Updated: Oct 15, 2020
It was Day 1 of The Silent Buddhist Retreat at Tushita Meditation Centre in Northern India and Venerable Drolme (our teacher) was running us through the daily schedule: within that schedule was ‘stretching time’. I raised my hand to ask if I was allowed to do my own yoga practice during this time, the answer was “yes, as long as it is part of your Dharma”. Meaning, as long as it would complement my meditation practice and help me go deeper into the Buddhist teachings and personal discovery. I went red when she said this!
Reason being, in that moment I realised that my yoga wasn’t an act of Dharma, in fact, I had lost my connection with the real meaning of yoga.
At that point in time, I had fallen victim to the Instagram trap of comparison, wanting to achieve challenging poses. Not only that, I also didn’t want to lose my physique or muscle strength... my yoga was actually feeding my ego in that sense.
I cannot thank Venerable Drolme any more for questioning my intentions. The next 10 days I rediscovered the yoga mat and my body in a way I had never dared to explore before. It was a combination of teachings on attachment, the ‘self’ vs. the mind, and analytical meditations, that allowed me to tap into a higher level of meditation during self yoga practice.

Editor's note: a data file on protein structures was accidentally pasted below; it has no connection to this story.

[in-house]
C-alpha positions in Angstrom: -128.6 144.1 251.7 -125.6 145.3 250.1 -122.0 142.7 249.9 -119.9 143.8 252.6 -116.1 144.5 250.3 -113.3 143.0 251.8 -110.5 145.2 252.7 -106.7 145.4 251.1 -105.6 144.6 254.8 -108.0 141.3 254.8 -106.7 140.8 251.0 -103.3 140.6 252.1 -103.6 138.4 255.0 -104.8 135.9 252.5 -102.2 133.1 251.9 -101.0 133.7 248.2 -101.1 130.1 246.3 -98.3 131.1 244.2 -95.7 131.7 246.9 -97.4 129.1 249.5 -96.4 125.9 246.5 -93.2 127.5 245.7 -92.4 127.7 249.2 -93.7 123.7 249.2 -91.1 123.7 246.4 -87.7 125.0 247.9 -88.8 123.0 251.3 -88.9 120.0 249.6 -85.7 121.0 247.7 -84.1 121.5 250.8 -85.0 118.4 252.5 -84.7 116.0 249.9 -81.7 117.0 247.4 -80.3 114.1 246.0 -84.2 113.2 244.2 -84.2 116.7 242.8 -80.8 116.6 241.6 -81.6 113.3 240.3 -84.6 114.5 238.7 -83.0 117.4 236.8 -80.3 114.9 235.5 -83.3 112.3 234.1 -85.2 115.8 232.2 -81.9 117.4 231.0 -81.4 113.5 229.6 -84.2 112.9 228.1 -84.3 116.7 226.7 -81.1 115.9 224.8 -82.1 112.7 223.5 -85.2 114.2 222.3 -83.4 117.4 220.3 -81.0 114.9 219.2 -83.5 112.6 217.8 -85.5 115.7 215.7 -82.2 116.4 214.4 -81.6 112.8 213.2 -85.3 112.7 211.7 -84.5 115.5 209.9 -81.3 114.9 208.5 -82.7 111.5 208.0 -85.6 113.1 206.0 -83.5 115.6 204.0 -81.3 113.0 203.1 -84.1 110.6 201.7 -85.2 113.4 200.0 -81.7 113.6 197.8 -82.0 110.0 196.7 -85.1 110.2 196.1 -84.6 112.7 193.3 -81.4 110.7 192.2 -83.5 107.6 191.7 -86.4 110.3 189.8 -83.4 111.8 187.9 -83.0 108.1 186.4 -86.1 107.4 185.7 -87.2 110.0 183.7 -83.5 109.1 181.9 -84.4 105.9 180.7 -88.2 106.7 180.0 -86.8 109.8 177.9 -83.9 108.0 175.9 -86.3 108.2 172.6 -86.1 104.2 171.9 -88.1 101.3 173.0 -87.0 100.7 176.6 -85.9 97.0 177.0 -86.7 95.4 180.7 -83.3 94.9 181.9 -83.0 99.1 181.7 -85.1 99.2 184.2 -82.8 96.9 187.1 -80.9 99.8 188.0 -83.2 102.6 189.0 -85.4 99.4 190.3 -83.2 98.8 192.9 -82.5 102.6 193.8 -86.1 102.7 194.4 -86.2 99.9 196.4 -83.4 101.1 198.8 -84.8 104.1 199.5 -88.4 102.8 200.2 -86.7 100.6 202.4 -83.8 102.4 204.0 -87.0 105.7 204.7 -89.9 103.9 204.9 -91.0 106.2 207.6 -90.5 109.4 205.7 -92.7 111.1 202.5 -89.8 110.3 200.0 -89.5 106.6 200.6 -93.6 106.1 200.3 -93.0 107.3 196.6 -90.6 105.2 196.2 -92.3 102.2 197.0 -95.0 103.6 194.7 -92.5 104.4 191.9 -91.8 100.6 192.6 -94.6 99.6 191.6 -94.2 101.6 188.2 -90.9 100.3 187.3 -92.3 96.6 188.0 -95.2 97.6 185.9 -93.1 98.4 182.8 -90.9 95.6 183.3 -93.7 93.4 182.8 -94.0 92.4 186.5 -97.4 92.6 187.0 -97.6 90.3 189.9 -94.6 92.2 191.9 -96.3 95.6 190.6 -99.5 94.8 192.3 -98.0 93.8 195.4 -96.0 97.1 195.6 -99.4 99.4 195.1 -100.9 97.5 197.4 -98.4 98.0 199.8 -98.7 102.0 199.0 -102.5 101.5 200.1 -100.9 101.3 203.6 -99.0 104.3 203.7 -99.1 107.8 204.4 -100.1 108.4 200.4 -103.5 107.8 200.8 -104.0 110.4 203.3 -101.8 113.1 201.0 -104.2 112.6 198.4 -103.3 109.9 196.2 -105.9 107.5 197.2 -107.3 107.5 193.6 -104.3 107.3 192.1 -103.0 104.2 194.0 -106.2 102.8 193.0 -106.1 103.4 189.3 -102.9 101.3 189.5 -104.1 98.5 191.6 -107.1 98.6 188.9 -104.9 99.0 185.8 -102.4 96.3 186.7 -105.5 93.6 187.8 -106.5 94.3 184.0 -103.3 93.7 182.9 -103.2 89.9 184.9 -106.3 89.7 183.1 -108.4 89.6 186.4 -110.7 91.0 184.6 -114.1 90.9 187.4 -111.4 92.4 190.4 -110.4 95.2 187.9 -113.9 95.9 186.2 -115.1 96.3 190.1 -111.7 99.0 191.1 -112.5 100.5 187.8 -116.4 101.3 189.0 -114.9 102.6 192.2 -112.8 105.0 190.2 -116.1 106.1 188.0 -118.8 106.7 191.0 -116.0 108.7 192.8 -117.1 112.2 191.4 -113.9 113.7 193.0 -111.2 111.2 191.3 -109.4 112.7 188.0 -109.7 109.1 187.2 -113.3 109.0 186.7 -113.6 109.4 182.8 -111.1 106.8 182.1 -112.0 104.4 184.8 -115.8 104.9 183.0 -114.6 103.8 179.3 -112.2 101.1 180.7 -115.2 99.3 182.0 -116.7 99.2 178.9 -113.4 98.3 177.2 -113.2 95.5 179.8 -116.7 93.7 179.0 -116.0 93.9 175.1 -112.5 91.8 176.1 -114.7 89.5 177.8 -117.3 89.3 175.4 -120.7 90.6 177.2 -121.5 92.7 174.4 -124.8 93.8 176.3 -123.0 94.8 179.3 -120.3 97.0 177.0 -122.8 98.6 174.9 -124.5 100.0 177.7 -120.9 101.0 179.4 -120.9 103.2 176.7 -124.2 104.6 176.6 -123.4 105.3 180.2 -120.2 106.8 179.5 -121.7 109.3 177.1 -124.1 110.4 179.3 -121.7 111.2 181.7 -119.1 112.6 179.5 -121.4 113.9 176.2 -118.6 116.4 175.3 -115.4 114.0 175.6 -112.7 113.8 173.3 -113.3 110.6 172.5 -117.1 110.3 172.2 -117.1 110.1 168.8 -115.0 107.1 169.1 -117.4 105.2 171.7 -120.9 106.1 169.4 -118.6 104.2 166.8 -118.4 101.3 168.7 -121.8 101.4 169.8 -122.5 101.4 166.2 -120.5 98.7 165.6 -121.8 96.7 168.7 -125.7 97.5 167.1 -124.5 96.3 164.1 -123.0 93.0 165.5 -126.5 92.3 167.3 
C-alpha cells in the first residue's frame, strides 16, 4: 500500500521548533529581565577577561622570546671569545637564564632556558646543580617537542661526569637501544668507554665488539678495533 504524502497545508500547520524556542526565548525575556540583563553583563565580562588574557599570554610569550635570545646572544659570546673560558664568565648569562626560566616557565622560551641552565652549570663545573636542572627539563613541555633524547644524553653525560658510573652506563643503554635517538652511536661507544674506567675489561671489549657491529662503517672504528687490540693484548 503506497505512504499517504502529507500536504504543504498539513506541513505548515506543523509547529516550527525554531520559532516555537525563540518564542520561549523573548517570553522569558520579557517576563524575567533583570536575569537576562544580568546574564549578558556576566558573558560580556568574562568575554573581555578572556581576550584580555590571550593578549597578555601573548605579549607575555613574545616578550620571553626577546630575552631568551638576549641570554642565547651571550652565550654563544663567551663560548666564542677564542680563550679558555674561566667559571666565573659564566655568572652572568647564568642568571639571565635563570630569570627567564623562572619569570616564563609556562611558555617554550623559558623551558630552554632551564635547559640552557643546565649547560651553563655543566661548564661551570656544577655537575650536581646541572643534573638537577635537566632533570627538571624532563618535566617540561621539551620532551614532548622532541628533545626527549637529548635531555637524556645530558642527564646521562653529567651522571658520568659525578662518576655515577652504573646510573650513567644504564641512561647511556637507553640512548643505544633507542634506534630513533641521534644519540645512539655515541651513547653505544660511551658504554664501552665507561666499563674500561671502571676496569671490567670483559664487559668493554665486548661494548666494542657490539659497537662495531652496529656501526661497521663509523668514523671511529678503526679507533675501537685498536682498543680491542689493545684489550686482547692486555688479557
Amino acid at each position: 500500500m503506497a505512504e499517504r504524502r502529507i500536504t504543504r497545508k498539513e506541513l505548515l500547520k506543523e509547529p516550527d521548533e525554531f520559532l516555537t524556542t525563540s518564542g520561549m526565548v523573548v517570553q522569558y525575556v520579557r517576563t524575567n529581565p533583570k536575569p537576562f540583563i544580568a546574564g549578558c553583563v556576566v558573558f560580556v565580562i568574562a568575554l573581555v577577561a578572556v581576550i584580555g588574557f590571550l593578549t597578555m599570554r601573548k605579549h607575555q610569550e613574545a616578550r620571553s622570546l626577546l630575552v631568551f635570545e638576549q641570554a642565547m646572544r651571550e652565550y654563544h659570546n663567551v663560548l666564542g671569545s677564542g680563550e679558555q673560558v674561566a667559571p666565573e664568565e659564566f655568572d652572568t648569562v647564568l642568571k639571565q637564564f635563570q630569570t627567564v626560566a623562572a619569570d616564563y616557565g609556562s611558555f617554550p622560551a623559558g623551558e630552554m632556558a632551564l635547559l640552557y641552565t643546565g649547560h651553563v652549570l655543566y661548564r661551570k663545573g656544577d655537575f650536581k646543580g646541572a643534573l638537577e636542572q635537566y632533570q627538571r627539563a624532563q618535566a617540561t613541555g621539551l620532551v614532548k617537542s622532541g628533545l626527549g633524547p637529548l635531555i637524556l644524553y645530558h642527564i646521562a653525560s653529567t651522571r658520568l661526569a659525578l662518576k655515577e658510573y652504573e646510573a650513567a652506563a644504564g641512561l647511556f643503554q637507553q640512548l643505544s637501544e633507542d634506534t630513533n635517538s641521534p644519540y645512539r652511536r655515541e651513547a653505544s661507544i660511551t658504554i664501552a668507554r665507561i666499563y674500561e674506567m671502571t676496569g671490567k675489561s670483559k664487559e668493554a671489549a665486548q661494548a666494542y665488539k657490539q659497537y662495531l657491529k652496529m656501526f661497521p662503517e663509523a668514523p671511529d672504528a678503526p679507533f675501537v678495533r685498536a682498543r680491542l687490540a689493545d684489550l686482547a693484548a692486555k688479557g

So let me briefly say sometime about the elusive mind-stream continuum. This is a theory that our mind is a continual stream of thoughts rolling into one another. Every moment during the day is an interconnected state of consciousness, and not only that, when we sleep it is still the same consciousness that is active.
During sleep, where is this body that we so often refer to as ‘mine’? It has no part in defining ‘me’ anymore as it isn’t physically present in my dreams, it is lying dormant in my bed.
I know this is getting a little deep but this lesson really taught me that my body does not have to define me, my body is not me, it is just a vessel that carries me through my day to day activities. It is a body I should be grateful for as it allows me to walk, eat, breathe, dance, and move in any way I chose. Without it I certainly couldn’t physically practice yoga. This led me back to understanding the true meaning of yoga, to ‘unite’ (derived from the sanskrit root ‘yug’).
As I practiced my breath and movement came together and my mind went blank. It was as if I was a blur of smoke exploring the mat in a euphoric state of bliss. My focus went inwards as movements were led from the heart and instinct, internal wisdom. I detached from how I looked and shifted towards feeling every moment even though they faded into one.
Yoga can teach many lessons and this is one of it’s greatest: not to compare yourself to others, not to judge or let the inner critic rule, but to allow your breath to guide you and love yourself as thats where inner peace lies!
Photo Credit: Mohammed Salik Photography